Pasta dough before and after kneading
After the last roll, cut your kneaded dough again into 3 pieces. Bring your roller setting down to the last setting, and put the short end of the dough through for the final roll. This is for the thinness of the dough. (Sorry, no picture of that)

Now go to the cutting side of your roller and put the paper-thin pieces of dough through to be cut. Sprinkle with more flour, gather lightly and leave to air dry. Isn’t that beautiful? Fresh fettucine.
Pasta is cut into its final shapeFresh fettucine drying
But wait, we’ve only made one of those bundles so far. You have to go back and finish cutting the 2 other pieces of kneaded dough. Then there are still 3 pieces of unkneaded dough that have to go through the whole process. Hard work? A bit, but it’s the kind of repetitious work, like making bread, that is meditative as well. If you’re not in the mood to be meditative, put on your favorite music, open a nice Montepulciano and have fun with your work!

Ovoli saffron Sauce (made this up after a web search)
2 Ovoli, about 250g, cleaned gently with a towel and lovingly sliced
1-2 TBL olive oil
1 clove garlic, minced
2-3 TBL unsalted butter
4-5 TBL creme fraiche
pinch of Saffron
sea salt to taste

Warm creme fraiche gently and add saffron to infuse.

Fettucine in Saffron Ovoli Sauce
Fettucine with Ovoli Saffron Sauce

Sear mushroom pieces in hot pan with minimal (no more than 2 tsp) oil. You want them to brown, not lose their juices. Remove them from pan. In same pan, add rest of olive oil and lower heat. Add garlic and saute until soft. Add butter and saffron-creme fraiche, and let them warm through. Turn heat to medium high and return mushrooms to pan. Heat through. Remove from heat and season as needed with salt. Mangia!

I hope now you will indulge me the nostalgia for the lovely places that inspired this cooking. The Cinque Terre are the five villages (from south to north) of Riomaggiore, Manarola, Corniglia, Vernazza, and Monterosso. There is a cliff-side trail that connects the villages. We started first from the south, in Riomaggiore, and took our time to visit in each village. We stopped for a late lunch in Corniglia, the middle village, and took the train back to Chiavari for the night. Now a word to the wise, the trail that starts in the south, at Riomaggiore is a wide boulevard, paved and often with guard rails. We thought the whole trail was like that. But we were wrong.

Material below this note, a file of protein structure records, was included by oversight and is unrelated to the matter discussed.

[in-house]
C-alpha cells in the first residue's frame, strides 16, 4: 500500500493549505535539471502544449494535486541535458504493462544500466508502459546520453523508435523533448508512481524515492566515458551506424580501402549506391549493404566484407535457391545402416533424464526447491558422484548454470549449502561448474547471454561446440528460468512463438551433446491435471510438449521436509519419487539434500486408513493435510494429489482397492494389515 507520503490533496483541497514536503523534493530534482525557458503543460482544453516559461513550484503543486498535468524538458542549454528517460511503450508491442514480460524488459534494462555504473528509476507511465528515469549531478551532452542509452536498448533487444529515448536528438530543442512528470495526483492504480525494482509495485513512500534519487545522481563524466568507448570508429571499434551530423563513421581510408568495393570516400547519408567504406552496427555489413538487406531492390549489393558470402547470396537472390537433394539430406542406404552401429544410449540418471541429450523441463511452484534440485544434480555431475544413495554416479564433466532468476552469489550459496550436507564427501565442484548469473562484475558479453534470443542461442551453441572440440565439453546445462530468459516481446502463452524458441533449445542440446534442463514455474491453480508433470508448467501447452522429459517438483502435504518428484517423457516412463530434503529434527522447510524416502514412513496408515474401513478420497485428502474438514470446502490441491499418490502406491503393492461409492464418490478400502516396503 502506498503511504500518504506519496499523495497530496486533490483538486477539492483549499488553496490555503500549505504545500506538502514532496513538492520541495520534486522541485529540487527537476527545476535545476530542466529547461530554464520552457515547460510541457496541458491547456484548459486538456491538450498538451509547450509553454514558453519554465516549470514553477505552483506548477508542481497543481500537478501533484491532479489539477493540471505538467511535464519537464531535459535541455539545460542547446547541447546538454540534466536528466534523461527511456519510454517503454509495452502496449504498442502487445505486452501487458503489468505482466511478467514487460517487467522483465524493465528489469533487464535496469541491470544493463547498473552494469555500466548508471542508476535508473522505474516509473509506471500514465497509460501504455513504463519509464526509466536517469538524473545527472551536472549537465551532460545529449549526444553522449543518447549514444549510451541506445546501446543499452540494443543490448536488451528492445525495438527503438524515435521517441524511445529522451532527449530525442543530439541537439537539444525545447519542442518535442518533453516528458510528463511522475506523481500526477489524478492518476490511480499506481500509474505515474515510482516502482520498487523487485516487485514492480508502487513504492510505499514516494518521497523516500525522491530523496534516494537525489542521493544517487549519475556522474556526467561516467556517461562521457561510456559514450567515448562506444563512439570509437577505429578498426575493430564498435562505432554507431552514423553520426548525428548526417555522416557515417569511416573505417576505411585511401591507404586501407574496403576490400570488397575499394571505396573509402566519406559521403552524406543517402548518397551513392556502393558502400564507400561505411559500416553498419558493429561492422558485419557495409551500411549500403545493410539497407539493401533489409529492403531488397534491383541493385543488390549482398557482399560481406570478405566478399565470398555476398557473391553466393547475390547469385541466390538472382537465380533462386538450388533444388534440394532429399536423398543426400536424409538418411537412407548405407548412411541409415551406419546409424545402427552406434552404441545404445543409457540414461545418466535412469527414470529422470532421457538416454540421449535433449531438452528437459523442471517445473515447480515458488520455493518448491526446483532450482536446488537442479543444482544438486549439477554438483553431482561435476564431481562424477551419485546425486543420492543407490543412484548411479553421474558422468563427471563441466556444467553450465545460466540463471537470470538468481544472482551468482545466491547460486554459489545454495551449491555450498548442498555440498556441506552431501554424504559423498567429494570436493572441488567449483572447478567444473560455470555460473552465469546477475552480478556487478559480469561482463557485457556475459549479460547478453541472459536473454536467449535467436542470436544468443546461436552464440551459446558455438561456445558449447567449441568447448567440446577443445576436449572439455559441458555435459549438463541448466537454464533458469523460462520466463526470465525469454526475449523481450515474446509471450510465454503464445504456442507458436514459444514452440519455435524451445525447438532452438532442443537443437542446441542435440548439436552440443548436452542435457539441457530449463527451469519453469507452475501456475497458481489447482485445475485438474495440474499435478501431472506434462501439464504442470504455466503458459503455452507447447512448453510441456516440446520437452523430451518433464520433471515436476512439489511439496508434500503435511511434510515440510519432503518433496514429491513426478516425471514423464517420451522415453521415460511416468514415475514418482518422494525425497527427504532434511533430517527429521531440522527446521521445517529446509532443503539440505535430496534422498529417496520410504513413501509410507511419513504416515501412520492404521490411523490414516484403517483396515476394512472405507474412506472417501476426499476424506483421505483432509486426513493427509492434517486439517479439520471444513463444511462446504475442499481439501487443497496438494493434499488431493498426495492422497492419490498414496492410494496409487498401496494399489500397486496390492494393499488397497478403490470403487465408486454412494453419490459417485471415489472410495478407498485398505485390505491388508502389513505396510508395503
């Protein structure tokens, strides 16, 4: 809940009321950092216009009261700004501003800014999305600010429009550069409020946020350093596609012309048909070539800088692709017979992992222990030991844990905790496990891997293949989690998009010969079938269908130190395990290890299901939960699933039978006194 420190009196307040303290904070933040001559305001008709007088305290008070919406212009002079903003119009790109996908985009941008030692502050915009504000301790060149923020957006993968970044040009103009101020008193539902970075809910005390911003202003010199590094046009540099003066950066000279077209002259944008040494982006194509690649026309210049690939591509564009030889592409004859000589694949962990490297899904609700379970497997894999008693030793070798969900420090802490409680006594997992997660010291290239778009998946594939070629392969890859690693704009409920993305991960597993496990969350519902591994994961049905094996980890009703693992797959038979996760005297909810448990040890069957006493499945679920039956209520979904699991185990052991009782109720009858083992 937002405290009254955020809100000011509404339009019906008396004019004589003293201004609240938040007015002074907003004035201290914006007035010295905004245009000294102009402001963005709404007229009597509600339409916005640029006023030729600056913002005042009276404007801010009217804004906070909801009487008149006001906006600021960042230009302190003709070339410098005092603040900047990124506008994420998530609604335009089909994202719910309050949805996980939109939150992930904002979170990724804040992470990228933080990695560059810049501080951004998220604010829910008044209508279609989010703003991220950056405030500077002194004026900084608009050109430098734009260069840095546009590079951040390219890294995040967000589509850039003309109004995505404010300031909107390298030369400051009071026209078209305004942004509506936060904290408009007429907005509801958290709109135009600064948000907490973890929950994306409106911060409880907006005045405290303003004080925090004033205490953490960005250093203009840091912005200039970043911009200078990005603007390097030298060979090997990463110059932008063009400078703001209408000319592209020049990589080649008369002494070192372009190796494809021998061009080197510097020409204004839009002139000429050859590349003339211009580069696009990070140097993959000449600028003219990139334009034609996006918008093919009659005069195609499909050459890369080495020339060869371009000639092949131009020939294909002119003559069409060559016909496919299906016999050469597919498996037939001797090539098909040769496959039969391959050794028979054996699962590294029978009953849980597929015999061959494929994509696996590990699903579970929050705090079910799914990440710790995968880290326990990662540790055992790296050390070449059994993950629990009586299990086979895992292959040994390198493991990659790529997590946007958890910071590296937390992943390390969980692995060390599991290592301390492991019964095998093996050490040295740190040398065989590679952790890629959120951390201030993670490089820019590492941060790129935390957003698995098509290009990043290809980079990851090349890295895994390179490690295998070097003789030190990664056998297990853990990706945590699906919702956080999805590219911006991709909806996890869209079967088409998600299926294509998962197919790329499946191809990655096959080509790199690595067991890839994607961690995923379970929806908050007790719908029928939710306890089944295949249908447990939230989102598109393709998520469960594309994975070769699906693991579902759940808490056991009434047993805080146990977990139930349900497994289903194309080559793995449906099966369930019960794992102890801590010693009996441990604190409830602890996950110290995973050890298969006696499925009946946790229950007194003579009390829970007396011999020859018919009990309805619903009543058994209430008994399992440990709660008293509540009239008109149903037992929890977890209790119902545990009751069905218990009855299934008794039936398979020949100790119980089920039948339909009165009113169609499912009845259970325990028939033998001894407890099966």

View of Riomaggiore from the start of the trail
From the trail

Entering Manarola from the trail, and down its main street
Entering Manarola fr the south Manarola's main street

The only way to reach the town of Corniglia from the train station is up this switchback staircase! That’ll work up your appetite.
Switchback staircase to Corniglia Fresh and fried, that's how we like it!

We started the next day at the northernmost village, Monterosso, and headed on the trail south to the village of Vernazza. The trail starts off as it did in Riomaggiore, paved and with rails, as you can see in this picture looking back at Riomaggiore from the beginning of the trail.
Northernmost village of Monterosso Trail leaving Monterosso

But it becomes this, and this. At one point, there is a narrow foot path (so narrow that my size 6 1/2, Euro 37, feet could not stand together on the trail) hugging the cliff-line for about 200 feet. We have no pictures of that because our fingers were dug into the cliff as we shuffled, crab-like, through that part!
The pavement and railing is gone after the first half-hour on the trail More on the trail

But after 2 1/2 hours hiking you see the light at the end of this dusty tunnel. The jewel of a village that is Vernazza.
Heading south on the cliff-side trail to Vernazza The gleaming jewel that is Vernazza

Thanks for taking that journey back with me. It’s back to Hawaii and the present day in the next post, promise.